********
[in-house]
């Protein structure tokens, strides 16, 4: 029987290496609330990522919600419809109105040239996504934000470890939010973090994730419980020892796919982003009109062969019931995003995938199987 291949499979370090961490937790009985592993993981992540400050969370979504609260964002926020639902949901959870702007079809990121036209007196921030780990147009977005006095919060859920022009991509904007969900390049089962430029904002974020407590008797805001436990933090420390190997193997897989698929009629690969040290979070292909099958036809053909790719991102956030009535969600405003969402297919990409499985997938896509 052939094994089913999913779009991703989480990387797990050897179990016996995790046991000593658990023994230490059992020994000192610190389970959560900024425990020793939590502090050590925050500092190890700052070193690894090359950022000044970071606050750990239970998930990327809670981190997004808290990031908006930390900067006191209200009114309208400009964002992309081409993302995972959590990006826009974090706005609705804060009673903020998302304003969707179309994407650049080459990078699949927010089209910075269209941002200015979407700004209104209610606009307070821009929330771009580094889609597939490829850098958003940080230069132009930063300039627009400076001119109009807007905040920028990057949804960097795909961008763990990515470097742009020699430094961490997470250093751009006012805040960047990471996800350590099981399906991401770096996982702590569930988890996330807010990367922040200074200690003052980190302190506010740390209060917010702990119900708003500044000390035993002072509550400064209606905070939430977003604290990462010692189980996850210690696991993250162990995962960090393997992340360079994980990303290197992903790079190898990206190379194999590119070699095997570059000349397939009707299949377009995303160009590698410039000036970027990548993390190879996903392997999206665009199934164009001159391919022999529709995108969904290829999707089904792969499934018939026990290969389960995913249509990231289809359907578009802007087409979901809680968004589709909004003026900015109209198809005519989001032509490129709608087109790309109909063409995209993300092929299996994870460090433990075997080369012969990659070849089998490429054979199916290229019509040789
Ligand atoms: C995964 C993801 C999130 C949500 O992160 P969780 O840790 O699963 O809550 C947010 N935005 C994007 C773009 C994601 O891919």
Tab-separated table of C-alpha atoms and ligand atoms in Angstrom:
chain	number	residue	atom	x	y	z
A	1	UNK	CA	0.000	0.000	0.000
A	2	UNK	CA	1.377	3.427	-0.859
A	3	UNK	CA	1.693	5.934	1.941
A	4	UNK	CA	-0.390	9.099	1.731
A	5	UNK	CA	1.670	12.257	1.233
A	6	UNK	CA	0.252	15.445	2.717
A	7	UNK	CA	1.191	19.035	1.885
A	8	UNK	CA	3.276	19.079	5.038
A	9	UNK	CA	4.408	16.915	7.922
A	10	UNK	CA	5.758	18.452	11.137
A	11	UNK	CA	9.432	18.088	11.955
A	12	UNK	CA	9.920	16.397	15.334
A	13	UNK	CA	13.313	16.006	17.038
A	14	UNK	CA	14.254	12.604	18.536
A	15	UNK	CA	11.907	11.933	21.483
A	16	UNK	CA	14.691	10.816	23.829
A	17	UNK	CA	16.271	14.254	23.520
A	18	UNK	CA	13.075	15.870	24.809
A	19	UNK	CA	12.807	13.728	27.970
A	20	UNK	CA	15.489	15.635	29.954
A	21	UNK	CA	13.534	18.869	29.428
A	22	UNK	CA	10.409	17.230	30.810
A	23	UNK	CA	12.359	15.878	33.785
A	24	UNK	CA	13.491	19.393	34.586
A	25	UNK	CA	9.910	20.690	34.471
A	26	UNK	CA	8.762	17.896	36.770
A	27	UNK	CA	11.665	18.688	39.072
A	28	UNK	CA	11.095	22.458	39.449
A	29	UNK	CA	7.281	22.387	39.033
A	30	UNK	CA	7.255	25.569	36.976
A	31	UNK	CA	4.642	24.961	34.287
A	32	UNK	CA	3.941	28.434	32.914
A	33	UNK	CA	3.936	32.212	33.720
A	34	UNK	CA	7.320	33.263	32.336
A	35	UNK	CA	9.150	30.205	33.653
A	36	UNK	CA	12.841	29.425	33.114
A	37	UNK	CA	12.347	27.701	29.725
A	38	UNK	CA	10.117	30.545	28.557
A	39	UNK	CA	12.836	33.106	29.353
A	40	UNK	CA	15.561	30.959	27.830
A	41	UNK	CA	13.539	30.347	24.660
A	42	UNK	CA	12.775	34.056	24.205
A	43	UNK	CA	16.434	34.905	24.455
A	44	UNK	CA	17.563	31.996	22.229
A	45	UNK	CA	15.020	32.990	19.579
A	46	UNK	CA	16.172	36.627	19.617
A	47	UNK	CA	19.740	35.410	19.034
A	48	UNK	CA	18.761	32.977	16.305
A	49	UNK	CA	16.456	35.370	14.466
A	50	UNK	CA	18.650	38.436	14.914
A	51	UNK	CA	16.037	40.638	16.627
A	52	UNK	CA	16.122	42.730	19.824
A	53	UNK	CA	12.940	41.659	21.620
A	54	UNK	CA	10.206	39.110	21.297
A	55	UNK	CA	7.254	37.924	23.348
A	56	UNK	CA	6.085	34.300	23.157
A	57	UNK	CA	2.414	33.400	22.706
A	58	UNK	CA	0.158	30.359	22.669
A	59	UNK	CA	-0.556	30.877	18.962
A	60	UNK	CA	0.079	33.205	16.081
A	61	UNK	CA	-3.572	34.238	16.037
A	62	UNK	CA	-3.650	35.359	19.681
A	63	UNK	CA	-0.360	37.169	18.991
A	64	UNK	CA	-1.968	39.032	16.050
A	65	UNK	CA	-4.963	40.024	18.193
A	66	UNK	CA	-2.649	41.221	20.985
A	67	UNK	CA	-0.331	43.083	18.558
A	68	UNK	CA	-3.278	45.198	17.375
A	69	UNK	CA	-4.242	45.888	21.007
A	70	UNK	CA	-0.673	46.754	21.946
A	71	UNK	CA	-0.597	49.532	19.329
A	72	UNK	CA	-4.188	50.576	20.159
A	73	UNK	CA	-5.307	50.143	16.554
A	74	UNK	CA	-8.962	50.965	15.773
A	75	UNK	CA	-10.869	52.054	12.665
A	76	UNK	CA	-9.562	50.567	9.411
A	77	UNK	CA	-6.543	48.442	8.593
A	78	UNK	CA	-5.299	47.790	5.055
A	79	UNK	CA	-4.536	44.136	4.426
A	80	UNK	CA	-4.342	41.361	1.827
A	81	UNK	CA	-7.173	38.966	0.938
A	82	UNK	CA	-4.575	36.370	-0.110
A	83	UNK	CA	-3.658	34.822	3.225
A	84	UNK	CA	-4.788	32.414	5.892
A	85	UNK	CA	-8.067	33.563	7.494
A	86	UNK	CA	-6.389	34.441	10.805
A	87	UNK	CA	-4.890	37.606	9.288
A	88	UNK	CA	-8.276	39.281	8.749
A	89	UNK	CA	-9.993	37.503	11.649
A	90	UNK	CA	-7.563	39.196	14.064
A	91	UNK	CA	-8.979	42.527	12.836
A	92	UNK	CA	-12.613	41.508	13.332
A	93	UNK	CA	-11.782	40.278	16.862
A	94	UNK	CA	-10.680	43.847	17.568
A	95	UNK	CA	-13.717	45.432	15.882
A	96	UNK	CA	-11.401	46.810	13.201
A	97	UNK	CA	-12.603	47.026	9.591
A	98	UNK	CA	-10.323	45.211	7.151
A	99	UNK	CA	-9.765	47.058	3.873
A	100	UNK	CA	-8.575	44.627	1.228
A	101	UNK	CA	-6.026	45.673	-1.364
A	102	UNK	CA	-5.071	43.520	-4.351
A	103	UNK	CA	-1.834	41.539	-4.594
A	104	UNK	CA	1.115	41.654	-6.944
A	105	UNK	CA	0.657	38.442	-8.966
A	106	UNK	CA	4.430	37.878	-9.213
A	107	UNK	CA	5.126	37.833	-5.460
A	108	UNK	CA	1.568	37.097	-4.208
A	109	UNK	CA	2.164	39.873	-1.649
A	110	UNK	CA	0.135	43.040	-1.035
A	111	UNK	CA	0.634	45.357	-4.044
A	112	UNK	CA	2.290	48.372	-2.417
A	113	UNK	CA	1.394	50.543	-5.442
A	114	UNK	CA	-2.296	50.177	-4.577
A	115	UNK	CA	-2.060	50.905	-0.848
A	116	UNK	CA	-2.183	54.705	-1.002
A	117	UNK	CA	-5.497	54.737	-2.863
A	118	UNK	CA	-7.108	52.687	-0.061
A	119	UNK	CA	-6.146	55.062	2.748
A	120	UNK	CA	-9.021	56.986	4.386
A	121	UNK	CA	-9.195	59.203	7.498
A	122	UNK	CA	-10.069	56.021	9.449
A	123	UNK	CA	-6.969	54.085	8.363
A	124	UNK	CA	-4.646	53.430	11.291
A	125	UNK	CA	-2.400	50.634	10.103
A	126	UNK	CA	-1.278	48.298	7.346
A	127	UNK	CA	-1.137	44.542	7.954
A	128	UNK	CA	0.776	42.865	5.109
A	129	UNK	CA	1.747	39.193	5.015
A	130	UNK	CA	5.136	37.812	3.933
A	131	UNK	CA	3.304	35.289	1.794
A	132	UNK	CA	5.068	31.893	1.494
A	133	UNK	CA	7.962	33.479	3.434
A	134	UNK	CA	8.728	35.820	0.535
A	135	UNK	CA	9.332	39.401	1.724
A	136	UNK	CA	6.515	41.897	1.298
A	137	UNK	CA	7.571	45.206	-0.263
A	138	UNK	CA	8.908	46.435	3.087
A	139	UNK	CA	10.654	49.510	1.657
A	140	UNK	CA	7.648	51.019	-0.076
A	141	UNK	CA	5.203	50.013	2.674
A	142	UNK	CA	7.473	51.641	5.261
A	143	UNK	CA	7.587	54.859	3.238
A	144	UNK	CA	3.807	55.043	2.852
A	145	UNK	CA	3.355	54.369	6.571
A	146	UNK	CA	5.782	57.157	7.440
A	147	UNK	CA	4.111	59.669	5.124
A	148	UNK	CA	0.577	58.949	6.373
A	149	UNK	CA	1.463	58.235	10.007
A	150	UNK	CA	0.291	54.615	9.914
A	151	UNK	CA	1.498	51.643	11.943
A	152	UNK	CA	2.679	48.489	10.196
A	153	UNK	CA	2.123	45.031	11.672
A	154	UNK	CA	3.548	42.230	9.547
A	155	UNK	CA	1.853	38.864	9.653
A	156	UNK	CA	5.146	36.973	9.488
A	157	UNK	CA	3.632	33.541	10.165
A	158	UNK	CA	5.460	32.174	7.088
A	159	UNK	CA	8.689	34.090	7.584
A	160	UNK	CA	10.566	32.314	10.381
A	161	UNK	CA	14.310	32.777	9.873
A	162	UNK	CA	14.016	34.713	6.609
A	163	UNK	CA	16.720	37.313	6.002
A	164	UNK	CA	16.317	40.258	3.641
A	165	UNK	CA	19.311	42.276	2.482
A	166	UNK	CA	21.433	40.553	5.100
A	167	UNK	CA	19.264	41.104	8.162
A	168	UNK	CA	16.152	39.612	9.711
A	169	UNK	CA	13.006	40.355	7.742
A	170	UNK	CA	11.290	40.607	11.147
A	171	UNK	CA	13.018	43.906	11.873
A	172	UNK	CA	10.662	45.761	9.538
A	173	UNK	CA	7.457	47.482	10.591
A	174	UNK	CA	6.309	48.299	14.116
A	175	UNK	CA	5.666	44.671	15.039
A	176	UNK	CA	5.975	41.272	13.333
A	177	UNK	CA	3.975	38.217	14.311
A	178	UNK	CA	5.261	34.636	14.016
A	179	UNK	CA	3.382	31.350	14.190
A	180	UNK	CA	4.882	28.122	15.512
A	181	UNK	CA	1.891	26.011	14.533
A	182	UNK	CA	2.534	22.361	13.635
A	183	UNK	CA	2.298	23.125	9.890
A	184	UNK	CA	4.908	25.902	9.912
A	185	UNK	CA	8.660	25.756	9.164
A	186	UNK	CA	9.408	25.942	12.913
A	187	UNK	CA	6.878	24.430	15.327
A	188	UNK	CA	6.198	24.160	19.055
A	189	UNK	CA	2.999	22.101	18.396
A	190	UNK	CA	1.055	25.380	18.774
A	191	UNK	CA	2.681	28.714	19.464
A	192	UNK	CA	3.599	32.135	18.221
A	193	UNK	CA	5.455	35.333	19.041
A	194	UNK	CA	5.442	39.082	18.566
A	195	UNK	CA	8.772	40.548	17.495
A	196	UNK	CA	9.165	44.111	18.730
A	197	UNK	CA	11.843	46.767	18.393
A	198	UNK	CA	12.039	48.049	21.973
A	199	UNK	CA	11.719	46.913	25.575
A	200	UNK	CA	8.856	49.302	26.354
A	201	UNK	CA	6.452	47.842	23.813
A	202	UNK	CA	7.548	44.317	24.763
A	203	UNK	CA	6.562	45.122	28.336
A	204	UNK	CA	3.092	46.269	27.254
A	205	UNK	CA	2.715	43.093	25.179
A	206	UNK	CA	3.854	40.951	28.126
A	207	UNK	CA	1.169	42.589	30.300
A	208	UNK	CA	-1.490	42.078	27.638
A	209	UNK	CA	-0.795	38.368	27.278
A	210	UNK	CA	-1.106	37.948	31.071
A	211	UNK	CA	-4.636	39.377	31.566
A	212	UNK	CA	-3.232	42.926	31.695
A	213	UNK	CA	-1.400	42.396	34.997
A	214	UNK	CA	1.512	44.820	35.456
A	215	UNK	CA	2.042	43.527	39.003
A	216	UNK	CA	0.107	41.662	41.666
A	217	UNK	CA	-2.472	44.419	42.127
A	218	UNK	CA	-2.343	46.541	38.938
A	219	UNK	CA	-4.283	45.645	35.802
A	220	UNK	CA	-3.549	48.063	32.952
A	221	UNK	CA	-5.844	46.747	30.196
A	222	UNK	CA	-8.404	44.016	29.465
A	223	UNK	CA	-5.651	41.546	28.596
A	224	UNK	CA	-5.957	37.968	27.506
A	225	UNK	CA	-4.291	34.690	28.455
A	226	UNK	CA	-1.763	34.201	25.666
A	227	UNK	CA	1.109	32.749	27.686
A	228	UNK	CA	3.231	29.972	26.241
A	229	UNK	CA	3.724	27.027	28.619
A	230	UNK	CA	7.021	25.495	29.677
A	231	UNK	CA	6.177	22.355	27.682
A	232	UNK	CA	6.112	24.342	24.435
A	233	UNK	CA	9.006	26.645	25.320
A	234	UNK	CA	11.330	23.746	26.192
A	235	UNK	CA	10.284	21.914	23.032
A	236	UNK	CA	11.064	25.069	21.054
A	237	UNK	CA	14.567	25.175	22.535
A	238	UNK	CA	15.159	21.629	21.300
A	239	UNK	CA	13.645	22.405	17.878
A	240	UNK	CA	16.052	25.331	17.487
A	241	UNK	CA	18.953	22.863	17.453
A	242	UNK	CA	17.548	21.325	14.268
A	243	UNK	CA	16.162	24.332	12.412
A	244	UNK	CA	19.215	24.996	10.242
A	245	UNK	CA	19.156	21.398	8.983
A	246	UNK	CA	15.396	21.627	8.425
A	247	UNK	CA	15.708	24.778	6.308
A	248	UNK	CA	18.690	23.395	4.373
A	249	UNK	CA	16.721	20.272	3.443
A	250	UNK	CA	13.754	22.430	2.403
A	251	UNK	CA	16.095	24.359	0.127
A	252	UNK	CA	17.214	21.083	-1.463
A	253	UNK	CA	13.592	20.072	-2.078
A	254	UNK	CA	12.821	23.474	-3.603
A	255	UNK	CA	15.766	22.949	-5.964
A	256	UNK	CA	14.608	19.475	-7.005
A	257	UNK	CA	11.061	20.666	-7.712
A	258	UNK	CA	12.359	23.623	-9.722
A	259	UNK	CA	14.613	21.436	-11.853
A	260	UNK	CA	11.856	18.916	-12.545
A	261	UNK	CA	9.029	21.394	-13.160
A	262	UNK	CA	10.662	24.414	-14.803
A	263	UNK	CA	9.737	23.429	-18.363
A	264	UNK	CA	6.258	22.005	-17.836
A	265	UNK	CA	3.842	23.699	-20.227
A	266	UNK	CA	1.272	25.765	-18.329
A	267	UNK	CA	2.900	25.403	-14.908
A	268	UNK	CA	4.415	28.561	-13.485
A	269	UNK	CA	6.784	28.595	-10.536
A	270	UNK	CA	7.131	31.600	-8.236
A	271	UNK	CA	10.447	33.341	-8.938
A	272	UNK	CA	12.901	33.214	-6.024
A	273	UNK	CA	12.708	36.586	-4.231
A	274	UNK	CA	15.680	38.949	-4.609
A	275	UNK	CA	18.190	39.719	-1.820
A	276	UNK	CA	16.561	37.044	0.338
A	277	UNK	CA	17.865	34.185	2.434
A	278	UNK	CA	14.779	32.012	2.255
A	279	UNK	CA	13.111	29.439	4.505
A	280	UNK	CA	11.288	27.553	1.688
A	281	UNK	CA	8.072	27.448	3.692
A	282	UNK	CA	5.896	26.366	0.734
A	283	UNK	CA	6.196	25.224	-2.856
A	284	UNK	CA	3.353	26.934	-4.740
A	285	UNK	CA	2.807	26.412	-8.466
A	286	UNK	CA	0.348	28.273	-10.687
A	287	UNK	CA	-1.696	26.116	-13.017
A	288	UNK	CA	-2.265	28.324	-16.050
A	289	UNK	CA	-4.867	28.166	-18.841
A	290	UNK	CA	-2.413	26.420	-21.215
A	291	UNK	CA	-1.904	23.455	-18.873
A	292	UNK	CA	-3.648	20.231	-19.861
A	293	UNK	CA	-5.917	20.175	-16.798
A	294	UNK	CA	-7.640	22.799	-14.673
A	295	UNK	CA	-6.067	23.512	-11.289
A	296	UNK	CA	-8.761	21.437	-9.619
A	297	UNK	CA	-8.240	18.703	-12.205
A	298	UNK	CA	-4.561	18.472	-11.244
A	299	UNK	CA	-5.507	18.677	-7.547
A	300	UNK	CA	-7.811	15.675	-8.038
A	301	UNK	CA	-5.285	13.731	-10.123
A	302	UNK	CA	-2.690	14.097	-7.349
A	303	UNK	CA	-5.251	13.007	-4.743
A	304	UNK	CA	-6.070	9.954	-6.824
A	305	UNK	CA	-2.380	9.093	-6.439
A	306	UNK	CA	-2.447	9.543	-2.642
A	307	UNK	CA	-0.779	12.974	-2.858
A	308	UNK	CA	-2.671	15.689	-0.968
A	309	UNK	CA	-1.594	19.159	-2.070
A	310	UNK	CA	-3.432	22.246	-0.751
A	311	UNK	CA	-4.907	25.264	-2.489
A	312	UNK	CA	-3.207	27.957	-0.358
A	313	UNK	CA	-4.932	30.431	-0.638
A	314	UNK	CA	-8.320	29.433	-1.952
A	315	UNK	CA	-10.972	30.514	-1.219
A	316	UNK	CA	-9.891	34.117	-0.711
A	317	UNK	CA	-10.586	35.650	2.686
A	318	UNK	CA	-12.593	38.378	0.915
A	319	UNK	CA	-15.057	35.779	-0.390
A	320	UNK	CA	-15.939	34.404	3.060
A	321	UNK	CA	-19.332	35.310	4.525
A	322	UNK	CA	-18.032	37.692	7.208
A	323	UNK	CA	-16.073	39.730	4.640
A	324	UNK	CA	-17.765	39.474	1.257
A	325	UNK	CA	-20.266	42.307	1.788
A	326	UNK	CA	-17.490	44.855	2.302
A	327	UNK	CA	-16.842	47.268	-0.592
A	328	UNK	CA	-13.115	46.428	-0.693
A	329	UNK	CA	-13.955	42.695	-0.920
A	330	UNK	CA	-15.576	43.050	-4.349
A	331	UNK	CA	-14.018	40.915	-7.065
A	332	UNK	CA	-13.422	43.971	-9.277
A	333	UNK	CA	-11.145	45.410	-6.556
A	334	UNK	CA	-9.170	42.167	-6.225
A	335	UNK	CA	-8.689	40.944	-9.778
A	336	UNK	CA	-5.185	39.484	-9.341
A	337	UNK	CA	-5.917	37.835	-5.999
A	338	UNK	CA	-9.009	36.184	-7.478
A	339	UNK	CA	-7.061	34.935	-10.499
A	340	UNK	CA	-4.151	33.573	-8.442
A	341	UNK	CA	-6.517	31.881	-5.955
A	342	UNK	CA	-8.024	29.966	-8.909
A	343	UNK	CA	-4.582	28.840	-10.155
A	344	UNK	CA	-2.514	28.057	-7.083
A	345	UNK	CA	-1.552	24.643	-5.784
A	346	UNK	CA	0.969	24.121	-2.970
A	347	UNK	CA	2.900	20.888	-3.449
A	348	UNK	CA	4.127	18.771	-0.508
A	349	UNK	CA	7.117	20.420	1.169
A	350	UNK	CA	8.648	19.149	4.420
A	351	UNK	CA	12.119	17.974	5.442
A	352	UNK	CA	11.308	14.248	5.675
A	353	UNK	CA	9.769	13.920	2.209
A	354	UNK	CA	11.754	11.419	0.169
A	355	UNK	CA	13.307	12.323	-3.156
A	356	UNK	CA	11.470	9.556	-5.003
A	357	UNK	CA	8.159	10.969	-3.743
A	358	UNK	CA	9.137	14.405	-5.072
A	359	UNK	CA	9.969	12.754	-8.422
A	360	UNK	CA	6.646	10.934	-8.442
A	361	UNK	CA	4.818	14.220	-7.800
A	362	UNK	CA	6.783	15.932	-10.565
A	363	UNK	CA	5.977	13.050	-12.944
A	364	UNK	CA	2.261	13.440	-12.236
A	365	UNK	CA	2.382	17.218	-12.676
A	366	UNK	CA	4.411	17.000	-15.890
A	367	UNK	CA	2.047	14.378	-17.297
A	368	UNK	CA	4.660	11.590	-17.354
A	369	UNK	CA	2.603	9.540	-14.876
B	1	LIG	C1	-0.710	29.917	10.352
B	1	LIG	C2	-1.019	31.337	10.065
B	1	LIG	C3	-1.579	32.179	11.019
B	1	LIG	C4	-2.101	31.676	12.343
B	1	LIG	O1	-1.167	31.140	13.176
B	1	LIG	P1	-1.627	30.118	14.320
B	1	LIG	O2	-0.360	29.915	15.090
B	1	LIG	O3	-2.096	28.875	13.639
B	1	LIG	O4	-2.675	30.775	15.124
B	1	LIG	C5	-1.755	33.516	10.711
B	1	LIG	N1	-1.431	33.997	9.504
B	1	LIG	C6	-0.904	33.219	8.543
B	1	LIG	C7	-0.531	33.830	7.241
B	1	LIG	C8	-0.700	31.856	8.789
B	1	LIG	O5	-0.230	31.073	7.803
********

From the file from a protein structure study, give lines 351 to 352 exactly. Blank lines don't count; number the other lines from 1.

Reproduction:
A	346	UNK	CA	0.969	24.121	-2.970
A	347	UNK	CA	2.900	20.888	-3.449